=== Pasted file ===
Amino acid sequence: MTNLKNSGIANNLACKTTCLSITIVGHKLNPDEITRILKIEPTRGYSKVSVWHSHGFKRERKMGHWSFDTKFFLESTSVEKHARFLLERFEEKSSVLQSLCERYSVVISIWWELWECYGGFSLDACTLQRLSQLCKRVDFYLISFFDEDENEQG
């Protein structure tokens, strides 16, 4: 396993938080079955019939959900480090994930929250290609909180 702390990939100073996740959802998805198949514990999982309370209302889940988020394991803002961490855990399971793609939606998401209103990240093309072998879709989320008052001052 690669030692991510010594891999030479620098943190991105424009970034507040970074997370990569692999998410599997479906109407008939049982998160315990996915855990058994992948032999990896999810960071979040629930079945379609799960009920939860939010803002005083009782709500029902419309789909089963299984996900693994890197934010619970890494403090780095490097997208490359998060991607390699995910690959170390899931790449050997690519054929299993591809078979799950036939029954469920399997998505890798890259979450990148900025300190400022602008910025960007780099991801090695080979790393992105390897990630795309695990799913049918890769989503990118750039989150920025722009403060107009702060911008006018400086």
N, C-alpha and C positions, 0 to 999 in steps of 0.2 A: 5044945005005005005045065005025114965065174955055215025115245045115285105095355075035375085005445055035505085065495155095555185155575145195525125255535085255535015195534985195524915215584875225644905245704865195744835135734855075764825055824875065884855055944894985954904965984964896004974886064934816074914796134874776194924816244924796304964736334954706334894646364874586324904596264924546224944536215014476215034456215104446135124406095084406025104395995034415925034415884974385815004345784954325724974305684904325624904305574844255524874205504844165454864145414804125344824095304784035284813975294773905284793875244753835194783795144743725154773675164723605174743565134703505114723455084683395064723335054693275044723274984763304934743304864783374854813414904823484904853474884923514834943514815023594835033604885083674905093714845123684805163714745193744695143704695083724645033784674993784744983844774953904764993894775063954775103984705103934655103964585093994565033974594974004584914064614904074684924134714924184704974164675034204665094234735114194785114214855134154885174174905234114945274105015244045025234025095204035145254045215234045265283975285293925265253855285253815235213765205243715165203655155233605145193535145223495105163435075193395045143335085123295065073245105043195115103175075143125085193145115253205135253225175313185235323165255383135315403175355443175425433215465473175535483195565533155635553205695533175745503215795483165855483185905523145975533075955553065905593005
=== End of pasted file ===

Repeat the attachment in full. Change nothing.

Amino acid sequence: MTNLKNSGIANNLACKTTCLSITIVGHKLNPDEITRILKIEPTRGYSKVSVWHSHGFKRERKMGHWSFDTKFFLESTSVEKHARFLLERFEEKSSVLQSLCERYSVVISIWWELWECYGGFSLDACTLQRLSQLCKRVDFYLISFFDEDENEQG
């Protein structure tokens, strides 16, 4: 396993938080079955019939959900480090994930929250290609909180 702390990939100073996740959802998805198949514990999982309370209302889940988020394991803002961490855990399971793609939606998401209103990240093309072998879709989320008052001052 690669030692991510010594891999030479620098943190991105424009970034507040970074997370990569692999998410599997479906109407008939049982998160315990996915855990058994992948032999990896999810960071979040629930079945379609799960009920939860939010803002005083009782709500029902419309789909089963299984996900693994890197934010619970890494403090780095490097997208490359998060991607390699995910690959170390899931790449050997690519054929299993591809078979799950036939029954469920399997998505890798890259979450990148900025300190400022602008910025960007780099991801090695080979790393992105390897990630795309695990799913049918890769989503990118750039989150920025722009403060107009702060911008006018400086």
N, C-alpha and C positions, 0 to 999 in steps of 0.2 A: 5044945005005005005045065005025114965065174955055215025115245045115285105095355075035375085005445055035505085065495155095555185155575145195525125255535085255535015195534985195524915215584875225644905245704865195744835135734855075764825055824875065884855055944894985954904965984964896004974886064934816074914796134874776194924816244924796304964736334954706334894646364874586324904596264924546224944536215014476215034456215104446135124406095084406025104395995034415925034415884974385815004345784954325724974305684904325624904305574844255524874205504844165454864145414804125344824095304784035284813975294773905284793875244753835194783795144743725154773675164723605174743565134703505114723455084683395064723335054693275044723274984763304934743304864783374854813414904823484904853474884923514834943514815023594835033604885083674905093714845123684805163714745193744695143704695083724645033784674993784744983844774953904764993894775063954775103984705103934655103964585093994565033974594974004584914064614904074684924134714924184704974164675034204665094234735114194785114214855134154885174174905234114945274105015244045025234025095204035145254045215234045265283975285293925265253855285253815235213765205243715165203655155233605145193535145223495105163435075193395045143335085123295065073245105043195115103175075143125085193145115253205135253225175313185235323165255383135315403175355443175425433215465473175535483195565533155635553205695533175745503215795483165855483185905523145975533075955553065905593005